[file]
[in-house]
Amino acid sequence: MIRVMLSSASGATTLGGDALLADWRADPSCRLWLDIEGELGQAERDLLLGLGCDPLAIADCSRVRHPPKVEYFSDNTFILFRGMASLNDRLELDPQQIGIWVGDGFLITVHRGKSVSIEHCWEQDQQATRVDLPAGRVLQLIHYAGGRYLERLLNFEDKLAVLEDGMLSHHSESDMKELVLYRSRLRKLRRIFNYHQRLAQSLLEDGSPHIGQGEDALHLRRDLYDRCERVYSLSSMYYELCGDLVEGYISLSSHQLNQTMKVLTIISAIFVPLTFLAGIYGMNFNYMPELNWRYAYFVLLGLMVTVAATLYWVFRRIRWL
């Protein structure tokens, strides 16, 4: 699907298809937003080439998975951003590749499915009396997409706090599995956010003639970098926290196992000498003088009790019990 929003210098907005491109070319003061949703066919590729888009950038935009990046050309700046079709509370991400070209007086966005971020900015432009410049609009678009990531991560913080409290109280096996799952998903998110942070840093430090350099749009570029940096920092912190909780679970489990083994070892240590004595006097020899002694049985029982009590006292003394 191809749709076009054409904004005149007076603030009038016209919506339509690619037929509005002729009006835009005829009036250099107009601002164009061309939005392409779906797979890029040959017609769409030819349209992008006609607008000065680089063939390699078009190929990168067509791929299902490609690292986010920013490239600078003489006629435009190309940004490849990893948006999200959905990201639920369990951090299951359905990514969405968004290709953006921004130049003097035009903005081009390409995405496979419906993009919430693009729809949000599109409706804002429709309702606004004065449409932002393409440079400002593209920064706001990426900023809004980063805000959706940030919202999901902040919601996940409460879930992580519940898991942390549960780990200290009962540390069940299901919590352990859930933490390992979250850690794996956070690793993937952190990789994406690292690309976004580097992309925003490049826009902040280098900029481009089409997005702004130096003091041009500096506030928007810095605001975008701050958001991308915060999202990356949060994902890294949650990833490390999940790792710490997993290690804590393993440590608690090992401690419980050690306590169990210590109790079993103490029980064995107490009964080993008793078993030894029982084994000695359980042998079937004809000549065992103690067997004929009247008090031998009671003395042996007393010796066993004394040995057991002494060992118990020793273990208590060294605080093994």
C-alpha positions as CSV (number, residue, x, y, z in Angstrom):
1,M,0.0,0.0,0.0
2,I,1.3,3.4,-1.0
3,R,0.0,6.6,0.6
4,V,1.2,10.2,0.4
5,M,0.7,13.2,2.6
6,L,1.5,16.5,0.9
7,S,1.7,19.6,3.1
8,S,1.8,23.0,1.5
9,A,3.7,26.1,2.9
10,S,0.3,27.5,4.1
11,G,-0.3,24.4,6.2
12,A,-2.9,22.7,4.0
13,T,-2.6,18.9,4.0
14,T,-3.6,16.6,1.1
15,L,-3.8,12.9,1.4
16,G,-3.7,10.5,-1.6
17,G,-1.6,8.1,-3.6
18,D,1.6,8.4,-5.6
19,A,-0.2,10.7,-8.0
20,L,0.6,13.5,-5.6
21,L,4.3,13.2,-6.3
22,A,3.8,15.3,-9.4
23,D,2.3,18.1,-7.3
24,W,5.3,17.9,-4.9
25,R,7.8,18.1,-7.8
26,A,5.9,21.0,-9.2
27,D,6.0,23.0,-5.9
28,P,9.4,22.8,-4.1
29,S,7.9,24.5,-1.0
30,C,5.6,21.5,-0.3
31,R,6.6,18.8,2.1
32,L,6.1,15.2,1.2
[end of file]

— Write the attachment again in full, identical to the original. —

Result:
[in-house]
Amino acid sequence: MIRVMLSSASGATTLGGDALLADWRADPSCRLWLDIEGELGQAERDLLLGLGCDPLAIADCSRVRHPPKVEYFSDNTFILFRGMASLNDRLELDPQQIGIWVGDGFLITVHRGKSVSIEHCWEQDQQATRVDLPAGRVLQLIHYAGGRYLERLLNFEDKLAVLEDGMLSHHSESDMKELVLYRSRLRKLRRIFNYHQRLAQSLLEDGSPHIGQGEDALHLRRDLYDRCERVYSLSSMYYELCGDLVEGYISLSSHQLNQTMKVLTIISAIFVPLTFLAGIYGMNFNYMPELNWRYAYFVLLGLMVTVAATLYWVFRRIRWL
């Protein structure tokens, strides 16, 4: 699907298809937003080439998975951003590749499915009396997409706090599995956010003639970098926290196992000498003088009790019990 929003210098907005491109070319003061949703066919590729888009950038935009990046050309700046079709509370991400070209007086966005971020900015432009410049609009678009990531991560913080409290109280096996799952998903998110942070840093430090350099749009570029940096920092912190909780679970489990083994070892240590004595006097020899002694049985029982009590006292003394 191809749709076009054409904004005149007076603030009038016209919506339509690619037929509005002729009006835009005829009036250099107009601002164009061309939005392409779906797979890029040959017609769409030819349209992008006609607008000065680089063939390699078009190929990168067509791929299902490609690292986010920013490239600078003489006629435009190309940004490849990893948006999200959905990201639920369990951090299951359905990514969405968004290709953006921004130049003097035009903005081009390409995405496979419906993009919430693009729809949000599109409706804002429709309702606004004065449409932002393409440079400002593209920064706001990426900023809004980063805000959706940030919202999901902040919601996940409460879930992580519940898991942390549960780990200290009962540390069940299901919590352990859930933490390992979250850690794996956070690793993937952190990789994406690292690309976004580097992309925003490049826009902040280098900029481009089409997005702004130096003091041009500096506030928007810095605001975008701050958001991308915060999202990356949060994902890294949650990833490390999940790792710490997993290690804590393993440590608690090992401690419980050690306590169990210590109790079993103490029980064995107490009964080993008793078993030894029982084994000695359980042998079937004809000549065992103690067997004929009247008090031998009671003395042996007393010796066993004394040995057991002494060992118990020793273990208590060294605080093994």
C-alpha positions as CSV (number, residue, x, y, z in Angstrom):
1,M,0.0,0.0,0.0
2,I,1.3,3.4,-1.0
3,R,0.0,6.6,0.6
4,V,1.2,10.2,0.4
5,M,0.7,13.2,2.6
6,L,1.5,16.5,0.9
7,S,1.7,19.6,3.1
8,S,1.8,23.0,1.5
9,A,3.7,26.1,2.9
10,S,0.3,27.5,4.1
11,G,-0.3,24.4,6.2
12,A,-2.9,22.7,4.0
13,T,-2.6,18.9,4.0
14,T,-3.6,16.6,1.1
15,L,-3.8,12.9,1.4
16,G,-3.7,10.5,-1.6
17,G,-1.6,8.1,-3.6
18,D,1.6,8.4,-5.6
19,A,-0.2,10.7,-8.0
20,L,0.6,13.5,-5.6
21,L,4.3,13.2,-6.3
22,A,3.8,15.3,-9.4
23,D,2.3,18.1,-7.3
24,W,5.3,17.9,-4.9
25,R,7.8,18.1,-7.8
26,A,5.9,21.0,-9.2
27,D,6.0,23.0,-5.9
28,P,9.4,22.8,-4.1
29,S,7.9,24.5,-1.0
30,C,5.6,21.5,-0.3
31,R,6.6,18.8,2.1
32,L,6.1,15.2,1.2